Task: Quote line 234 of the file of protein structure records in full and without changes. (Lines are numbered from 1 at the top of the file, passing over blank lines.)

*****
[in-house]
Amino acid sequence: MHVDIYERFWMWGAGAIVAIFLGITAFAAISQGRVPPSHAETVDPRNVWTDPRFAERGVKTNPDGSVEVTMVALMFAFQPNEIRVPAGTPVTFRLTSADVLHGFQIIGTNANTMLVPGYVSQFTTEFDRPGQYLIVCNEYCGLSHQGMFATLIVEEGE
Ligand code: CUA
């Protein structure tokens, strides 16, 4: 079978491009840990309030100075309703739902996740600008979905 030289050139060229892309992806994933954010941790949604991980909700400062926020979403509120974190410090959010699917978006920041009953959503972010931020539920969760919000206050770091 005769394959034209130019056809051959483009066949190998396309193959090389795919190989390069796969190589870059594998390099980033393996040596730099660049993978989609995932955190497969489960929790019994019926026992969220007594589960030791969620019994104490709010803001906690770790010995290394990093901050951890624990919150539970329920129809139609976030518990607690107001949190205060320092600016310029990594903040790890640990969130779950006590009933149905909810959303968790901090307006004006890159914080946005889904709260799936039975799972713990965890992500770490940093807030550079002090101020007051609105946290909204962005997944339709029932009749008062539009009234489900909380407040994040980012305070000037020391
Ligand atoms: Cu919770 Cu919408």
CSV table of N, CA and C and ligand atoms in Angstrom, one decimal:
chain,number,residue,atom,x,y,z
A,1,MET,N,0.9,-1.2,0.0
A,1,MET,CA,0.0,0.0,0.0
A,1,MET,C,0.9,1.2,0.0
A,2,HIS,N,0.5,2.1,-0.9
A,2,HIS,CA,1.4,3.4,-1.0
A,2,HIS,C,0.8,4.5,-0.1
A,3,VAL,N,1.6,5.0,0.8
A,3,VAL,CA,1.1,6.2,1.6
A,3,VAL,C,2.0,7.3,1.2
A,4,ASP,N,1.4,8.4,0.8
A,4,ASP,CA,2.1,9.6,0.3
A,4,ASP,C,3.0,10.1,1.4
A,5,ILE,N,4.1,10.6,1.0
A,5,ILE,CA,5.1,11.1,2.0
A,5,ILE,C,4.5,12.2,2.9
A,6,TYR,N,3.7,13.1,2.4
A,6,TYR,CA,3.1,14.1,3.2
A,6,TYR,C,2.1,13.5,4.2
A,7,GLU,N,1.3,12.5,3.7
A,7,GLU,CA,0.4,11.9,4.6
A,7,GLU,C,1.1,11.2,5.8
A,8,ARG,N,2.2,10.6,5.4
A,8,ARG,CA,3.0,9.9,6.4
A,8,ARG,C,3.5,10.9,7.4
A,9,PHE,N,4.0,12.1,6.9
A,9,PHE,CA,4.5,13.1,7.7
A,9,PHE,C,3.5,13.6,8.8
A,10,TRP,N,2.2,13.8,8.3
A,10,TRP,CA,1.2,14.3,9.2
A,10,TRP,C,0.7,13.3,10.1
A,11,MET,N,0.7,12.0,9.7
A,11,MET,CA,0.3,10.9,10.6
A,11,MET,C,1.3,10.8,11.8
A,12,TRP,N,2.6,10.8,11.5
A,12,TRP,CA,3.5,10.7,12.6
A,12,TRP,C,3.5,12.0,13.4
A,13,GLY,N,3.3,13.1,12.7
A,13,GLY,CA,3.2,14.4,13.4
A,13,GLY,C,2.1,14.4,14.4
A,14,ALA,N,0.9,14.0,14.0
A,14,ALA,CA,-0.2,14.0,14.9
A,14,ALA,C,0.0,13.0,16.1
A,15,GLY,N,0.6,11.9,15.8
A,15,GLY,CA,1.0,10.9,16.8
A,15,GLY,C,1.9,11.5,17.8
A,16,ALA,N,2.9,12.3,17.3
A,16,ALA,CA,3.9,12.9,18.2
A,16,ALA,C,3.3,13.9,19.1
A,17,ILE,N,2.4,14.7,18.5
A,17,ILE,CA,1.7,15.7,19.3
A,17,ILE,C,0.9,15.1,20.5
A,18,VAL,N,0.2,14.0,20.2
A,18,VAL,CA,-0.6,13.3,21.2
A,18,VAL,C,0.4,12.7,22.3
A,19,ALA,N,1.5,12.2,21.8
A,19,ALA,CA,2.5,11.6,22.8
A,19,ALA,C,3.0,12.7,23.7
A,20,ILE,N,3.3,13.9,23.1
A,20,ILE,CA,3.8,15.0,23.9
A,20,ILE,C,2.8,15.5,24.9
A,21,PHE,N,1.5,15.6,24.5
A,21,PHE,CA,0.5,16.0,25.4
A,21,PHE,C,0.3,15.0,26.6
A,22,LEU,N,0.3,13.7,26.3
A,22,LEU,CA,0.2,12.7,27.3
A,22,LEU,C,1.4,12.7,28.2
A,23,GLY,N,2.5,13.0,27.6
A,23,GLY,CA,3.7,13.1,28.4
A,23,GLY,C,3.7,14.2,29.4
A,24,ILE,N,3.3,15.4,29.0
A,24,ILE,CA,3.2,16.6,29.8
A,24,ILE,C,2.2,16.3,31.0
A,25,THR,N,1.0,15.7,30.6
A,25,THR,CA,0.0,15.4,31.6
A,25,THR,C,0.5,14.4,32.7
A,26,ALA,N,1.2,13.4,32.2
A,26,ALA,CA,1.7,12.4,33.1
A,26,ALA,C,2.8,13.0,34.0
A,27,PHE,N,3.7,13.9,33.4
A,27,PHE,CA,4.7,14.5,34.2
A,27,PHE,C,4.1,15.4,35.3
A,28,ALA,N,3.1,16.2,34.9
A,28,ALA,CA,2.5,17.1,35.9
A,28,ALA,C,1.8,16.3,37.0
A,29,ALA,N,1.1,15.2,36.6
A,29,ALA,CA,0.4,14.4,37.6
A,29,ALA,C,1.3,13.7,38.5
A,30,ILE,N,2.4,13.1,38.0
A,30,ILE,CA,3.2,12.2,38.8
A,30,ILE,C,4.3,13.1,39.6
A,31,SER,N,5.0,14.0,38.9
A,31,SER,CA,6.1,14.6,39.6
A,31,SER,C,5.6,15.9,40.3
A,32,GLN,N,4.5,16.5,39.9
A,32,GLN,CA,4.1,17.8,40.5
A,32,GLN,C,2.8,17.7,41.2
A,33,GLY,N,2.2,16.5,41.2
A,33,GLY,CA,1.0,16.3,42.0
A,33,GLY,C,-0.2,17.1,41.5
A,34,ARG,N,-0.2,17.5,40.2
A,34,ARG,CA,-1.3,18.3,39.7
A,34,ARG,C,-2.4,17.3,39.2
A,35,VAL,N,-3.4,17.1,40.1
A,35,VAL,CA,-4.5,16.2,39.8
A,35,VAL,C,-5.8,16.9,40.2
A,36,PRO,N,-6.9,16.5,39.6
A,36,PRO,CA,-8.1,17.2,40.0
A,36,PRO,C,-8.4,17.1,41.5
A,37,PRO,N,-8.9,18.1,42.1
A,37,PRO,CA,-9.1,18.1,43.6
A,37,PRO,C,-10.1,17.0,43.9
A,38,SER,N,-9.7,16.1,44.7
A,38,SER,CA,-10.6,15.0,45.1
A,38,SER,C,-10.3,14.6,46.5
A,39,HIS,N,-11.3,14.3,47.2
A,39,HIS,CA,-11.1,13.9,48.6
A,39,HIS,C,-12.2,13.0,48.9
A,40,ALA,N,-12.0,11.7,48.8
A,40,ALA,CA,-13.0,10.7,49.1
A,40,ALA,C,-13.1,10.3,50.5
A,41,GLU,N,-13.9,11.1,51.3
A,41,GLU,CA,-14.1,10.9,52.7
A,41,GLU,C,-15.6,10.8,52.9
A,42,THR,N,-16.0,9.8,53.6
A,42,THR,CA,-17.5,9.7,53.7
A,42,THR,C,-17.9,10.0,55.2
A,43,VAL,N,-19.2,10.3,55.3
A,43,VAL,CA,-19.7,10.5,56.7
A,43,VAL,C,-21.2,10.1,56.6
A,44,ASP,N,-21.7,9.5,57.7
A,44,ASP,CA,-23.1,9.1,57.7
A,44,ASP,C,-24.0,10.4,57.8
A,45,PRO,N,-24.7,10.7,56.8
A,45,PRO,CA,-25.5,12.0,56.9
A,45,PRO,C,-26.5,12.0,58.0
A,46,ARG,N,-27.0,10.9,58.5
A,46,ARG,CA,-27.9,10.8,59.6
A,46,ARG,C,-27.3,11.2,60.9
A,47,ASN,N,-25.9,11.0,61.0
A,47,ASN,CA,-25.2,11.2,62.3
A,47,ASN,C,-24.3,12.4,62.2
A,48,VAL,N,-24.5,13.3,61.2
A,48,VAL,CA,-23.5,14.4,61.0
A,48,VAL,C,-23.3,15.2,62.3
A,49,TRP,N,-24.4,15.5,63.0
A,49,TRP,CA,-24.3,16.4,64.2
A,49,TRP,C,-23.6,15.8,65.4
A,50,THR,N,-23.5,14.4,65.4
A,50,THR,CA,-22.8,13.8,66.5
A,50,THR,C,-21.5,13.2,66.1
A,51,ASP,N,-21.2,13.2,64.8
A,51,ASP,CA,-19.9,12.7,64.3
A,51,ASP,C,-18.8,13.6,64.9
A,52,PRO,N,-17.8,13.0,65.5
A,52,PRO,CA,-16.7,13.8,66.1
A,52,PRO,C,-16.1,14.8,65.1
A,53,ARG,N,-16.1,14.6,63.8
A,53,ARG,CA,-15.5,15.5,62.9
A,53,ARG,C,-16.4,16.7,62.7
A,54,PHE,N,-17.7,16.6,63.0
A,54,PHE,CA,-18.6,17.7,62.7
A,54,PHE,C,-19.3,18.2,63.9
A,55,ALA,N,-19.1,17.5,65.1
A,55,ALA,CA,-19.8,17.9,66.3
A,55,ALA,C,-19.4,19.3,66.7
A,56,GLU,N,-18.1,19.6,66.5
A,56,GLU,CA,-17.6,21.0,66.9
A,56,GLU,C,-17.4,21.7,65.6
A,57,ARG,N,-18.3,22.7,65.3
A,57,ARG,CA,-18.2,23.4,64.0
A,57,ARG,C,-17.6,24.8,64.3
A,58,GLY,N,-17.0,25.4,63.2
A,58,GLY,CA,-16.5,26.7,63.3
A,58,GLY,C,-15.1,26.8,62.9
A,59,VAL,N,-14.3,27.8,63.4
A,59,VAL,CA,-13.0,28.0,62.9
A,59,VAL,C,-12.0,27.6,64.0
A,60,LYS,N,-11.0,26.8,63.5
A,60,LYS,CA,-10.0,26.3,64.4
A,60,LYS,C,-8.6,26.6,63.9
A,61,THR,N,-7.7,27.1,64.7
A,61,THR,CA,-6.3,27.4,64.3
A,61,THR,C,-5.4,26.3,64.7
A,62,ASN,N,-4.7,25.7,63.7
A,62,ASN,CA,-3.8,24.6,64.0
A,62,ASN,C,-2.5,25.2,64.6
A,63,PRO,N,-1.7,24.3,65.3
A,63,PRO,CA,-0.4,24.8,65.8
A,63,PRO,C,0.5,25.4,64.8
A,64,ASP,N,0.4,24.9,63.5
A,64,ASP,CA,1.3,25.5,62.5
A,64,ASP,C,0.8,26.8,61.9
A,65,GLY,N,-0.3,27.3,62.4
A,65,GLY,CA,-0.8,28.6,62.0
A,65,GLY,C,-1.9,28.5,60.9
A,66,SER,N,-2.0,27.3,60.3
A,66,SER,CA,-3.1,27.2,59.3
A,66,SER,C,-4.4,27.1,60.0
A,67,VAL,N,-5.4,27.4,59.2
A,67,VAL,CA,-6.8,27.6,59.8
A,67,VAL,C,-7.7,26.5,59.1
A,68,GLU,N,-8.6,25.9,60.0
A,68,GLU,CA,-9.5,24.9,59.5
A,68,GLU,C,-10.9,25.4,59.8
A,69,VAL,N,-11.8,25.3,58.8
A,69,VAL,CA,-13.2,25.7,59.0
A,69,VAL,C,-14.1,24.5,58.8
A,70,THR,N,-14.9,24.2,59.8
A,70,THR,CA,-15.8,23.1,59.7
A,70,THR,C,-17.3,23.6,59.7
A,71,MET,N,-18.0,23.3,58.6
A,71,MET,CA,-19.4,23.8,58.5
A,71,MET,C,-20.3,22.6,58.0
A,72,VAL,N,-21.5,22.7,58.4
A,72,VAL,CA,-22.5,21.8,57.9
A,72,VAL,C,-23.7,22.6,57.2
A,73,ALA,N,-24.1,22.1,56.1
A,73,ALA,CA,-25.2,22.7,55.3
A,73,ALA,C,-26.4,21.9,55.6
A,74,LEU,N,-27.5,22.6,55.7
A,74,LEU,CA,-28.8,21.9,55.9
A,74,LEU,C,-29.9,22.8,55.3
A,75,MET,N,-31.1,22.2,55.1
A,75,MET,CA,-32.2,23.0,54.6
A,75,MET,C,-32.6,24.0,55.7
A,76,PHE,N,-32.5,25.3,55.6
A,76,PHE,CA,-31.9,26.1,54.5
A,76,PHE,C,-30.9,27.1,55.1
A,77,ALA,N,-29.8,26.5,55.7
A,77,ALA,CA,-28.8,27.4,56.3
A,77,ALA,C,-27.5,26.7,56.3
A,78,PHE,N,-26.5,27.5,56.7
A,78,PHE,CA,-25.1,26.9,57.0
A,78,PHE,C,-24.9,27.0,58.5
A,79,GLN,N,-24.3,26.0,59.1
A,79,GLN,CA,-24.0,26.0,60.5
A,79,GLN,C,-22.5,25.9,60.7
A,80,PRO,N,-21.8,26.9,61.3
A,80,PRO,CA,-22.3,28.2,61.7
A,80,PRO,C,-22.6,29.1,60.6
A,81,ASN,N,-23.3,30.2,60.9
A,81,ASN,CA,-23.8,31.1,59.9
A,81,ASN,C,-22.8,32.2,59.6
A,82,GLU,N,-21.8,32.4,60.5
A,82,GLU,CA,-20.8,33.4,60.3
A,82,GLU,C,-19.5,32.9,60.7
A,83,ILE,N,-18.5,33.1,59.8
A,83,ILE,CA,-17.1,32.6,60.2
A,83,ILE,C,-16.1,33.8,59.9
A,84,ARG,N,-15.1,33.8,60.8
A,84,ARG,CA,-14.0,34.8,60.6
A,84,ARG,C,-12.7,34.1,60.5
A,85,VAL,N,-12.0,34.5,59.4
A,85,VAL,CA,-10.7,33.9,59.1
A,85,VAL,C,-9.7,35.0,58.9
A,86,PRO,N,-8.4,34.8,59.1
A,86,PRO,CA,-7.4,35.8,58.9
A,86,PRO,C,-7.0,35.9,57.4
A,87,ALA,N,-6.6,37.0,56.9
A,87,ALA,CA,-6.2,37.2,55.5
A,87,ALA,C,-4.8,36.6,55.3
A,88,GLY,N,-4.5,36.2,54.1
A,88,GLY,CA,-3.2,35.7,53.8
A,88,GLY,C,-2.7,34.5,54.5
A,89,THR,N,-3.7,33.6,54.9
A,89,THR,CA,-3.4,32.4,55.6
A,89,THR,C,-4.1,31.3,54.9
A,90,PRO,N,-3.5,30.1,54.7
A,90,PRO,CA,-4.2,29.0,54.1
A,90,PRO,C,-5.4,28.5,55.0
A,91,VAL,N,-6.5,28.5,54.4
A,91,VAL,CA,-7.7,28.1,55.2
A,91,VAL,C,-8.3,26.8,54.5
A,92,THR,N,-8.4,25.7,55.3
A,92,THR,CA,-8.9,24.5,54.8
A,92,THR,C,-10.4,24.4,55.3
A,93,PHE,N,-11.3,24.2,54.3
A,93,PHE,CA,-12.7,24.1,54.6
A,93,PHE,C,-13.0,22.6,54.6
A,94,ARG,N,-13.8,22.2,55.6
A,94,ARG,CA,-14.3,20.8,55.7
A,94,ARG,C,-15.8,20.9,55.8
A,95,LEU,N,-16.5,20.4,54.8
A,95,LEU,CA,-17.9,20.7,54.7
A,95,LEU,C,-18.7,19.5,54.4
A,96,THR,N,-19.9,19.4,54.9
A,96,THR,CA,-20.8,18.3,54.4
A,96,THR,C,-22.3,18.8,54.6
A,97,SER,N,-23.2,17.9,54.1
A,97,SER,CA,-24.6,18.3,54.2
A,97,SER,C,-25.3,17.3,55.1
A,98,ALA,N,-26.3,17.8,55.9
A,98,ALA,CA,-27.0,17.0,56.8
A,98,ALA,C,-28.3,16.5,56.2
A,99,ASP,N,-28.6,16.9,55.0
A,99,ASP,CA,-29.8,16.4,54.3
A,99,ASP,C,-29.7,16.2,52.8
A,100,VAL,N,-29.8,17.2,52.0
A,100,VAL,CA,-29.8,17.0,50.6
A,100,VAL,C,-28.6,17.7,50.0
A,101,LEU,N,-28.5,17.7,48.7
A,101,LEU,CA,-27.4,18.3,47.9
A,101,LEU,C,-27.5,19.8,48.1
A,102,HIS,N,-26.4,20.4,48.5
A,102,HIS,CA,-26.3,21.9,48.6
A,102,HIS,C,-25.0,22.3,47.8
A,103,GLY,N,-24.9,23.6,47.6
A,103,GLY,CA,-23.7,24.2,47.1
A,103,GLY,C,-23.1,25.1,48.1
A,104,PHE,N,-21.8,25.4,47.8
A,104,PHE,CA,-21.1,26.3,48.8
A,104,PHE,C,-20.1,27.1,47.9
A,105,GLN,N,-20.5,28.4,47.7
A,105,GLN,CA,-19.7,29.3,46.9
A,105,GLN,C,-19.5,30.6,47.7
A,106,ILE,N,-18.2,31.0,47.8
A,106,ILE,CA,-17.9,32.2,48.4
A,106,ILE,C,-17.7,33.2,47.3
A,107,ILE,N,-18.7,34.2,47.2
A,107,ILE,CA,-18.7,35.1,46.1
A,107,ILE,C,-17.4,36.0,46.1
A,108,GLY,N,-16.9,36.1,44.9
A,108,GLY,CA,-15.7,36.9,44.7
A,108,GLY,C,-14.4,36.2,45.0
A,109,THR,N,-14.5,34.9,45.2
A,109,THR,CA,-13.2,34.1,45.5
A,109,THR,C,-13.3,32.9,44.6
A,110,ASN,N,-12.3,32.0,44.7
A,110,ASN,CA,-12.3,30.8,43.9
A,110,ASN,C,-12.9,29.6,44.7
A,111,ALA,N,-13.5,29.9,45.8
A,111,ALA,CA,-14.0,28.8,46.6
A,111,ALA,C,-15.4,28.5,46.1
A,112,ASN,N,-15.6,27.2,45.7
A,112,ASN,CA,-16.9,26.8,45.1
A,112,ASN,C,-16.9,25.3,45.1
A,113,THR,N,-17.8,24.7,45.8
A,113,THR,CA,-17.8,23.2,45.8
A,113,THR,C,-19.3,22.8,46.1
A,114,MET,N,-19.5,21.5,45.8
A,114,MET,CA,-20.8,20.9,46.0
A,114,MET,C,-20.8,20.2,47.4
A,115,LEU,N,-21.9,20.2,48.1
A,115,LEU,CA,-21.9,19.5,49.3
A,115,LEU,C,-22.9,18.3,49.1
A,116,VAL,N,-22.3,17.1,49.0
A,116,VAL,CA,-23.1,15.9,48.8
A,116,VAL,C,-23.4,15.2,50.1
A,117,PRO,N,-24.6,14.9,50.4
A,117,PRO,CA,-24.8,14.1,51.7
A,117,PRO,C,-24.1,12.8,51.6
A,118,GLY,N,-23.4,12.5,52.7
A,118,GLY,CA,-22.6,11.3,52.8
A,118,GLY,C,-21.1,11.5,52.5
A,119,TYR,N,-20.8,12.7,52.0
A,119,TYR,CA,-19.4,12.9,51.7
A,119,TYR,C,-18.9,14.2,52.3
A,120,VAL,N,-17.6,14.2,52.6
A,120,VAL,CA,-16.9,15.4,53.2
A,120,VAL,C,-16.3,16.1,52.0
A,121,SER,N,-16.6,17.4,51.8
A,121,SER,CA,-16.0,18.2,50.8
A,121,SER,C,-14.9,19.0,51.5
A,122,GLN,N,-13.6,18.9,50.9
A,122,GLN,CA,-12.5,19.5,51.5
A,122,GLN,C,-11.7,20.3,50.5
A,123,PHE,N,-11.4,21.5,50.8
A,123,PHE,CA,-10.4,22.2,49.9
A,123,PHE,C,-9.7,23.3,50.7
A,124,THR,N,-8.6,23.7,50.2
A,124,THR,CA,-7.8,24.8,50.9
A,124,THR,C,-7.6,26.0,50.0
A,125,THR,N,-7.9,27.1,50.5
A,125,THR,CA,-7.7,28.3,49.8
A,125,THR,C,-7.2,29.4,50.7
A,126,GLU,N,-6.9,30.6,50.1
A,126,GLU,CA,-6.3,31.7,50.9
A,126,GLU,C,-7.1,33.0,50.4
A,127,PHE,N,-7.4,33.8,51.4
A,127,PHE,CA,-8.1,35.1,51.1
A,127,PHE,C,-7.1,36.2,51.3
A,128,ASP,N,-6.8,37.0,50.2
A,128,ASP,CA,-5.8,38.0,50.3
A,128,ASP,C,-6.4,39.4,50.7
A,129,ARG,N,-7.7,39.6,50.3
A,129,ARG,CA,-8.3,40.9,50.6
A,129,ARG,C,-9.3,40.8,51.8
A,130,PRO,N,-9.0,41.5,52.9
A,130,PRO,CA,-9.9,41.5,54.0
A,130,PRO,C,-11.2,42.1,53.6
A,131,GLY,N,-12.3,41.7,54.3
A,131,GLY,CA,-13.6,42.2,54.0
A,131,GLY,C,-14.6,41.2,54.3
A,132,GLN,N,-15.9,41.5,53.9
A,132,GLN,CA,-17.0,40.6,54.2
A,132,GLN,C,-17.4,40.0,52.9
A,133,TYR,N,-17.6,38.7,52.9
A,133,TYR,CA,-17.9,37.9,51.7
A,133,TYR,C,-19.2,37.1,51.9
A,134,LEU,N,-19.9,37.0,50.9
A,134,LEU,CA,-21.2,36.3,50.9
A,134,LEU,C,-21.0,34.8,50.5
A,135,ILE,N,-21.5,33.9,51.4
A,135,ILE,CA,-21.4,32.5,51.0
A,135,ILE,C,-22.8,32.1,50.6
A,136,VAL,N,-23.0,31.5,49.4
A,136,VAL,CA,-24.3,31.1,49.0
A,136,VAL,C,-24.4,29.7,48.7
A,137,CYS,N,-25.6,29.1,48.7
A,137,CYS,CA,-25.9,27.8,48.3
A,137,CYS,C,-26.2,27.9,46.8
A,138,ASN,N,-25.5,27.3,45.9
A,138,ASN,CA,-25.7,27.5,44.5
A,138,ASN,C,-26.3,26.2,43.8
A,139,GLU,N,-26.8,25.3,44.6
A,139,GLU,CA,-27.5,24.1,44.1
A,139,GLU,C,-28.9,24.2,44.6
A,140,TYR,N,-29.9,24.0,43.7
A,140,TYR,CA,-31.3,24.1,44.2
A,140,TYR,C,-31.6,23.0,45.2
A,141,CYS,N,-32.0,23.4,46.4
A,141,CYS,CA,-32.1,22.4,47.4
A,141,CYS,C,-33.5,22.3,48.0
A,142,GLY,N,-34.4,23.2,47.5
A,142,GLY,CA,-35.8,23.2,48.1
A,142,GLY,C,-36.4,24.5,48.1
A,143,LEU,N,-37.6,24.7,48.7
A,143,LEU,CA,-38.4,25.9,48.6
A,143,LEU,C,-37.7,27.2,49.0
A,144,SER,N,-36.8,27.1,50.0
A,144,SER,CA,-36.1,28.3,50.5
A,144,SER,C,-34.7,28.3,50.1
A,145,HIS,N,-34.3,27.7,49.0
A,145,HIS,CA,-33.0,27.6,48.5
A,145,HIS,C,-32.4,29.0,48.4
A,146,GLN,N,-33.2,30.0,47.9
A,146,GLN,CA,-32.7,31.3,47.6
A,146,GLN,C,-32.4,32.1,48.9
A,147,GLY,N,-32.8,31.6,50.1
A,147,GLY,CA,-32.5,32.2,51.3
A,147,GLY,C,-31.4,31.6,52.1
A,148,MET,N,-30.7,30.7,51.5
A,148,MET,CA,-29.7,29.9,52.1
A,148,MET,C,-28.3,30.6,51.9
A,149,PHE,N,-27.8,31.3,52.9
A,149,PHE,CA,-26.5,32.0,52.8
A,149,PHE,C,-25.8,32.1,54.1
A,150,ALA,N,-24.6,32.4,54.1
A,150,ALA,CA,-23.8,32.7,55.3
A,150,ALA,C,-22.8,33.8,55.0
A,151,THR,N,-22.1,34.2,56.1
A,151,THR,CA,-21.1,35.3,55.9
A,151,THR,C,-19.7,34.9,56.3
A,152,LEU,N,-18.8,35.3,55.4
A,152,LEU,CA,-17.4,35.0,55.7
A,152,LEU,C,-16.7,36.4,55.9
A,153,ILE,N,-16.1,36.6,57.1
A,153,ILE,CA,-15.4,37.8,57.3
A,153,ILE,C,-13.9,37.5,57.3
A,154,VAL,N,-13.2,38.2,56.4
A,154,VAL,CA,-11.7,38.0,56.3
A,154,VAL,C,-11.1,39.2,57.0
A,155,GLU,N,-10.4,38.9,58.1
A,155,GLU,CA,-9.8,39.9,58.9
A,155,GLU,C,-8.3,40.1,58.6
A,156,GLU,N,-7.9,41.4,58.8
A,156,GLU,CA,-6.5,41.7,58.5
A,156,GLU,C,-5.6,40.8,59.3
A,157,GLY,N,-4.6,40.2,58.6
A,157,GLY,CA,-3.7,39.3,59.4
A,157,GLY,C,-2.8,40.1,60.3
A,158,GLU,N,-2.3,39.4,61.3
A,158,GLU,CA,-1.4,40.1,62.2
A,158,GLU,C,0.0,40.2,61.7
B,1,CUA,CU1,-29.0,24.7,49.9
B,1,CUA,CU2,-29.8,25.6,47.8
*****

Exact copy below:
A,76,PHE,CA,-31.9,26.1,54.5